My friends and coworkers like to joke that I hate kids.
They tease me because whenever anyone asks if Ben and I are going to have children, the answer is a resounding “no.” But despite not wanting kids of my own, I love being the doting “uncle” to some of the greatest kids in the world and have the utmost respect for the many amazing parents that I know.
Ben and I are preparing for another wave of new babies. We spent this past weekend visiting friends who are due in July. We have two other friends that are both due in September. And three that just had their babies in the past few weeks, with another due next week!
In addition to gifting fun baby gyms, cute outfits, and interesting bedtime stories, I’ve also had the chance to advise some of the parents on the financial issues that arise when bringing a new person into their family (whether through birth or adoption). I try to make the financial considerations straightforward, so the parents can focus on the million of other issues that they have running through their heads on a daily basis. Here are my top five financial tasks to complete before you have your new child.
1) Get Your Budget Under Control: As you likely already know, kids are expensive! Last year, the US. Department of Agriculture calculated that a middle -income family will spend $304,480 (adjusted for inflation) on food, housing, childcare, education, and other child-rearing expenses up to age 18 (and yes, that number does not include the cost of college). You have nine months to get a sense of your current budget and find ways to tweak it for the additional $13,000 – $15,000 a year in extra expenses. Online tools like Mint and Quicken can give you a starting point of learning your particular spending habits and letting you know the places you can trim your budget if need be.
2) Prepare a Will and Trust: Many people avoid estate planning because they don’t want to think uncomfortable situations like death. Unfortunately, we can’t predict when these things happen. Last year, a high-school classmate was struck by a bus on her way to a half-marathon. She later died from her injuries , leaving her husband and two young kids. You need to hope for the best and prepare for the worst. This includes making sure you have a will and trust specifying, among other things, who takes care of your child should something to happen to one or both parents. There is enough strife and confusion when an unexpected death occurs. So make it easier on your loved ones by preparing for the worst case scenario. Also remember minors can’t manage their own inheritance, so you will also need to pick someone to manage their funds for them until they become of age.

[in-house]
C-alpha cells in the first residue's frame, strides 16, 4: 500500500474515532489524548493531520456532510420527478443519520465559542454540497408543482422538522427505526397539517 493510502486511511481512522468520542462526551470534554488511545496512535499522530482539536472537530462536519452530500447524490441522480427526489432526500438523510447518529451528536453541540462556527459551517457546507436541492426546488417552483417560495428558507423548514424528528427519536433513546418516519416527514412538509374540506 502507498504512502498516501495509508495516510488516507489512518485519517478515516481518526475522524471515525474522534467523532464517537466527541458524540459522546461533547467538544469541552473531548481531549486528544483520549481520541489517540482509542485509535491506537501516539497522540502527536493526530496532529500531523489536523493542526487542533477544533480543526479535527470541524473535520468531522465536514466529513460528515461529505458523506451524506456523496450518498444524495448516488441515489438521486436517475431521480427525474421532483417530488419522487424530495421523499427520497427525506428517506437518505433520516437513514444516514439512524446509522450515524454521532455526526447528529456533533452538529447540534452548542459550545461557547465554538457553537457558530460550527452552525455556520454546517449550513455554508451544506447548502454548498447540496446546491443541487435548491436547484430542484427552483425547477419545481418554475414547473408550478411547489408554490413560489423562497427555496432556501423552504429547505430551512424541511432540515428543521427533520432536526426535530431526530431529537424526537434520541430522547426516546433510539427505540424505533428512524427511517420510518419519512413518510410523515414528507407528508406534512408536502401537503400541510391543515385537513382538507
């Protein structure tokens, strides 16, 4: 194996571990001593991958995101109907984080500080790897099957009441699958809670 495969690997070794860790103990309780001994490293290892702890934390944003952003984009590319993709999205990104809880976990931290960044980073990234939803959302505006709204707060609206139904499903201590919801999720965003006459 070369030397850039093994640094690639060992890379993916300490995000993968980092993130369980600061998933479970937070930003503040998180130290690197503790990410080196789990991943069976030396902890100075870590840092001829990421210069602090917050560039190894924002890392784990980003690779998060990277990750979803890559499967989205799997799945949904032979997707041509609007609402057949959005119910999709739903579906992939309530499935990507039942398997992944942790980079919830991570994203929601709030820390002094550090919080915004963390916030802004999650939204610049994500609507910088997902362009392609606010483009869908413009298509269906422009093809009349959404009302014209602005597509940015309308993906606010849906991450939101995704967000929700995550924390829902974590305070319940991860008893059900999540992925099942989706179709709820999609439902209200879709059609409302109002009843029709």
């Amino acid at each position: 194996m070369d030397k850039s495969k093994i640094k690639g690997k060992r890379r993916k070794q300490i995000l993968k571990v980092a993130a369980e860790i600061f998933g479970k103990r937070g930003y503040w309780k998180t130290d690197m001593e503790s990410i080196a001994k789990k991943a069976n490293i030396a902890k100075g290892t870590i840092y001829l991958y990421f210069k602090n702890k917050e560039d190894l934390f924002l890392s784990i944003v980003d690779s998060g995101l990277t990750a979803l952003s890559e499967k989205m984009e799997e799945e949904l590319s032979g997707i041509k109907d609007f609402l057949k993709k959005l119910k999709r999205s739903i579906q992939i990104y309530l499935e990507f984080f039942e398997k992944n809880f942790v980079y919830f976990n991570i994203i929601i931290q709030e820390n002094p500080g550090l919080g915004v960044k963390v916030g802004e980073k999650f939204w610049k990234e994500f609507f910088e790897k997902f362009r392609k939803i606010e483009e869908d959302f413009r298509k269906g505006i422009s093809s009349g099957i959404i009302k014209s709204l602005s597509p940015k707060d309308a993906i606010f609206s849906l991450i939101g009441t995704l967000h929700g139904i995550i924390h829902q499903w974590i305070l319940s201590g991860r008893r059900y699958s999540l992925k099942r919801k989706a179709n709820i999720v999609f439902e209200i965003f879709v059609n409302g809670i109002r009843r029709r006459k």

3) Buy Life Insurance: Similarly to making sure you have a will and a trust, proper insurance should appear near the top of your list of products to get. Soon you will have one or more children depending on you for their care. If something happens to you, the other parent or guardian will need additional income to help fill the gap left by your absence, even if you don’t get paid for your hard work (i.e., stay at home moms). How much to get depends on things like your budget, current assets, and surrounding circumstances (e.g., family members close by who can help). And rather than use short cuts like 10-12 times your income, consider your annual expenses, how long the income would be needed, and rather you would want to purchase enough for one parent to not work for several years after an untimely death. Lastly, remember to buy term and invest the rest.
4) Buy Disability Insurance: Given that you are much more likely to become disabled rather than die, getting proper disability insurance has become more important than ever. Even if you if you have coverage through you employer, make sure to investigate the quality of the policy. Review provisions on the maximum amount coverage, the elimination period, and whether benefits will be pre- or post-tax. Also don’t forget to look into retirement income protection insurance as a supplement to your policy.
5) Find the right 529 plan: I’ve left this one last because I want you to get your basics like your budget, estate planning documents, and insurance in order before you start planning for college. However, the earlier you start saving for your child’s future, the better. And you’ll likely have people wanting to contribute to your child’s education. I’ve recently covered finding the right 529 plan here and here, so check out those posts to get the most out of your college savings plan.
I suggest getting these financial issues in order before the child arrives because I’ve seen how priorities shift once he or she shows up. If you can prepare these documents before the birth or adoption, you’ll be able to focus on all of the new experiences coming your way.